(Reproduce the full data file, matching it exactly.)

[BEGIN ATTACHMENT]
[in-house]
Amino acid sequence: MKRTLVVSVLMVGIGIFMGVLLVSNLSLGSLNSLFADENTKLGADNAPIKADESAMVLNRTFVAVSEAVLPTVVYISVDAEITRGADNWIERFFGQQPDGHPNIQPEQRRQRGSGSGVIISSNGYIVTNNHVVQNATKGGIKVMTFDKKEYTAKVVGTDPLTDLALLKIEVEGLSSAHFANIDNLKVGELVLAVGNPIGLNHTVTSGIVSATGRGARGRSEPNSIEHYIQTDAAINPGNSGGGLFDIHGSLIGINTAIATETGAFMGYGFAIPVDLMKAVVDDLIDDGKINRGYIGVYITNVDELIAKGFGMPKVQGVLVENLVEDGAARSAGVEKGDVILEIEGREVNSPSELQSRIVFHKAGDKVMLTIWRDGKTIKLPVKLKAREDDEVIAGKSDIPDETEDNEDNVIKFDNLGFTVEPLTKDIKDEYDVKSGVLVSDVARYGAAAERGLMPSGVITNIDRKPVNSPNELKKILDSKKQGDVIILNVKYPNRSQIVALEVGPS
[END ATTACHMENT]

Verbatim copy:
[in-house]
Amino acid sequence: MKRTLVVSVLMVGIGIFMGVLLVSNLSLGSLNSLFADENTKLGADNAPIKADESAMVLNRTFVAVSEAVLPTVVYISVDAEITRGADNWIERFFGQQPDGHPNIQPEQRRQRGSGSGVIISSNGYIVTNNHVVQNATKGGIKVMTFDKKEYTAKVVGTDPLTDLALLKIEVEGLSSAHFANIDNLKVGELVLAVGNPIGLNHTVTSGIVSATGRGARGRSEPNSIEHYIQTDAAINPGNSGGGLFDIHGSLIGINTAIATETGAFMGYGFAIPVDLMKAVVDDLIDDGKINRGYIGVYITNVDELIAKGFGMPKVQGVLVENLVEDGAARSAGVEKGDVILEIEGREVNSPSELQSRIVFHKAGDKVMLTIWRDGKTIKLPVKLKAREDDEVIAGKSDIPDETEDNEDNVIKFDNLGFTVEPLTKDIKDEYDVKSGVLVSDVARYGAAAERGLMPSGVITNIDRKPVNSPNELKKILDSKKQGDVIILNVKYPNRSQIVALEVGPS